Using Code Style Checks to Avoid Code Review Debates

Using Code Style Checks to Avoid Code Review Debates

About the author

Albert Row is a senior software engineer from the San Francisco Bay Area with over 13 years of experience as an individual contributor, technical lead, architect, open-source contributor, and manager.

Albert has been a certified reviewer on PullRequest since December 2019.


So… Why Do We Do Code Reviews?

We do code reviews to improve the structure of changes to software, reduce the number of regressions entering the systems we’re responsible for, to share relevant knowledge, to learn as reviewers, and to stay up to date on changes entering the system. Did you see “to engage in fights over formatting” in the previous list? Nope. But do they happen often? Yes.

Code Style Is Important, but It’s Table Stakes

Having a readable format for code in your repository will make it easier to maintain and easier to review. Using human reviewers to verify code style wastes a lot of valuable time, however. Given the difficulty of reviewing and maintaining inconsistently formatted code and the painstaking nature of checking every line for correct code style, establishing a style guide becomes table stakes for productive development and review processes once there are more than a small handful of developers on a project. Having alignment on what that format should be in your team is a good idea. But no human is perfectly consistent - and thus relying on humans to enforce good code style will never be perfectly consistent.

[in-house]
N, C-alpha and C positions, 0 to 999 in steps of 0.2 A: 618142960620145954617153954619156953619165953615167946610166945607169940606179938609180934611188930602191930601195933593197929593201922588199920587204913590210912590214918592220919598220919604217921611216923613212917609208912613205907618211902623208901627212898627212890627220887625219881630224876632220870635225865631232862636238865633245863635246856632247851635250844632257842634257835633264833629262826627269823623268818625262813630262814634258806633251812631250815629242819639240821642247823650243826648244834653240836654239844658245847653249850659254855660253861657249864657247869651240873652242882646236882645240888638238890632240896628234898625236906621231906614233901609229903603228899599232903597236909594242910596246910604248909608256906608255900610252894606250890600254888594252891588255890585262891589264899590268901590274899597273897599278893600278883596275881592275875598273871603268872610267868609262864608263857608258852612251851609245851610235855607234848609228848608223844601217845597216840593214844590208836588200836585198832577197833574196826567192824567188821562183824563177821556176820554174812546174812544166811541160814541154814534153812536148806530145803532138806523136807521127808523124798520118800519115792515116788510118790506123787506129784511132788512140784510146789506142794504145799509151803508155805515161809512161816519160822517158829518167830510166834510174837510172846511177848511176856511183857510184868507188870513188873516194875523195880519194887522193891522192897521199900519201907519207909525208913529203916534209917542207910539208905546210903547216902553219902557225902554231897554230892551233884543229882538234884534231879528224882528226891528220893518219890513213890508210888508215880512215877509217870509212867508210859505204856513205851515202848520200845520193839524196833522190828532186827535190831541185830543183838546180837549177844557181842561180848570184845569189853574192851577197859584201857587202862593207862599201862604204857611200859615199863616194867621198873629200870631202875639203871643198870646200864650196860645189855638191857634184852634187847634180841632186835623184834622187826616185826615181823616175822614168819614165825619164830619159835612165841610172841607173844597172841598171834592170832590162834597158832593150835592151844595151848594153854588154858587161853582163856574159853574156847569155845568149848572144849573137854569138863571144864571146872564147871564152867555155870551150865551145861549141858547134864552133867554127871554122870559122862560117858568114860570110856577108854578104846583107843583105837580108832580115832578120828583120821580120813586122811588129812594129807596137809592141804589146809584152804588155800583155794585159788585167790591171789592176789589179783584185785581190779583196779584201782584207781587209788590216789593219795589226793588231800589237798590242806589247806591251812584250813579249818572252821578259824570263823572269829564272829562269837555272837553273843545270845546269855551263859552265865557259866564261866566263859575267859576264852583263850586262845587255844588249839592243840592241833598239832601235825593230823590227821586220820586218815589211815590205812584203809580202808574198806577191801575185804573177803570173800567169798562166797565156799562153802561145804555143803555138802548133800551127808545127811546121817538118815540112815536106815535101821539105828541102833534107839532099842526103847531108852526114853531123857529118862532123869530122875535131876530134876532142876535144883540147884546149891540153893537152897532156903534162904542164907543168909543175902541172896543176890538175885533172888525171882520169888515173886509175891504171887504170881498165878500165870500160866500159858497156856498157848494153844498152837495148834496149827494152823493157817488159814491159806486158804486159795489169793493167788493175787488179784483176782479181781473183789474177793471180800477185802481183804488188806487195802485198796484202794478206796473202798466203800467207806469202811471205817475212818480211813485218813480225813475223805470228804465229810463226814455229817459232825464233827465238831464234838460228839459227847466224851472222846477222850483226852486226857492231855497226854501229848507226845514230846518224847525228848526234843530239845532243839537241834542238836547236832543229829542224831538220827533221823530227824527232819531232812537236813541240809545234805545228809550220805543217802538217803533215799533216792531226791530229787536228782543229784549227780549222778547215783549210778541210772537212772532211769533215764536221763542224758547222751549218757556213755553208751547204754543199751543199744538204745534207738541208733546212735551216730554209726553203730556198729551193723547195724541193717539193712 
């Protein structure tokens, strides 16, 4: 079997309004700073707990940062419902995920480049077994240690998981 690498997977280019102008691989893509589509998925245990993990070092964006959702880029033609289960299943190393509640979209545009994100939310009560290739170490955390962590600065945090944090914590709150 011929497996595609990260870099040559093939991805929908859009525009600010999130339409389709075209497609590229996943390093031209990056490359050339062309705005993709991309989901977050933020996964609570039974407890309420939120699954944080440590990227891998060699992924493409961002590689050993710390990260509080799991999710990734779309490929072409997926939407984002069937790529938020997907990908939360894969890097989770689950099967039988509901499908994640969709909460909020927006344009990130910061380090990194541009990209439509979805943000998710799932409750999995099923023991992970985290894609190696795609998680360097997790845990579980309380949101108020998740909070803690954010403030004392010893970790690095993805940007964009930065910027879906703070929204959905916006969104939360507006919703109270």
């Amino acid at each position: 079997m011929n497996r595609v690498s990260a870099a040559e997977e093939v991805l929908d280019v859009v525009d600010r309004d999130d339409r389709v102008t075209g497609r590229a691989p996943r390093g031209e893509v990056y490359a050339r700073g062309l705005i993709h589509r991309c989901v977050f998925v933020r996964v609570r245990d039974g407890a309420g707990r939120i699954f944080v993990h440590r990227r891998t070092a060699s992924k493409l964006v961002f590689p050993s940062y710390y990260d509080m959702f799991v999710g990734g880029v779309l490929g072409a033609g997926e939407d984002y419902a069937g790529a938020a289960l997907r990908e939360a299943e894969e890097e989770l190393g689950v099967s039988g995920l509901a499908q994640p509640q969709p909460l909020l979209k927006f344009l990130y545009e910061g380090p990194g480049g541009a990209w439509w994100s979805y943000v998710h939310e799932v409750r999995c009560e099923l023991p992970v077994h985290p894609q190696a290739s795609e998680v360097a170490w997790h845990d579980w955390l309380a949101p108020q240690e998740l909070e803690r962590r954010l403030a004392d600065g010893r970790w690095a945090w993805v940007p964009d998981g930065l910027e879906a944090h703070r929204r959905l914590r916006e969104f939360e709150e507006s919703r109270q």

When Conflict Arises From Code Review

Typically conflict arises on reviews when offense is given or taken in one of two ways: either someone’s core beliefs about how good software is created are being challenged or the feedback given feels petty. Things like style nits are the type of petty feedback that can make experienced software engineers want to flip a table when they’re coming from a colleague. Computers, on the other hand, can be impartial mirrors in all of this. That’s why it’s best to automate the style guide and let computers make all the obnoxious nits!

Automating Code Style Checks

All major languages have libraries for enforcing code style. They are generally referred to as linters. Ruby has Rubocop, Python has a plethora of tools, some of the most used being Flake8, Black, isort, and pylint. Golang made a good decision early on and created a language-standard formatter that’s built into the compiler - if only all languages were so enlightened!

The best way to automate conformance to a style guide is to add a code check to the CI process. When the build fails when the style guide is not followed, developers will conform quite quickly to the expected style.

How to Avoid Major Refactors

When introducing a linter to the CI process on an established project there will be a strong temptation to go through and fix every single failure on day one. Many tools have systems that automatically fix lint failures, and simply running that tool and walking away sounds attractive. Unfortunately, as with so many things in software development, no good thing comes for free. Typically these large refactors introduce bugs to the software, thus reducing quality rather than increasing it. For that reason I find it’s best to introduce style checks slowly.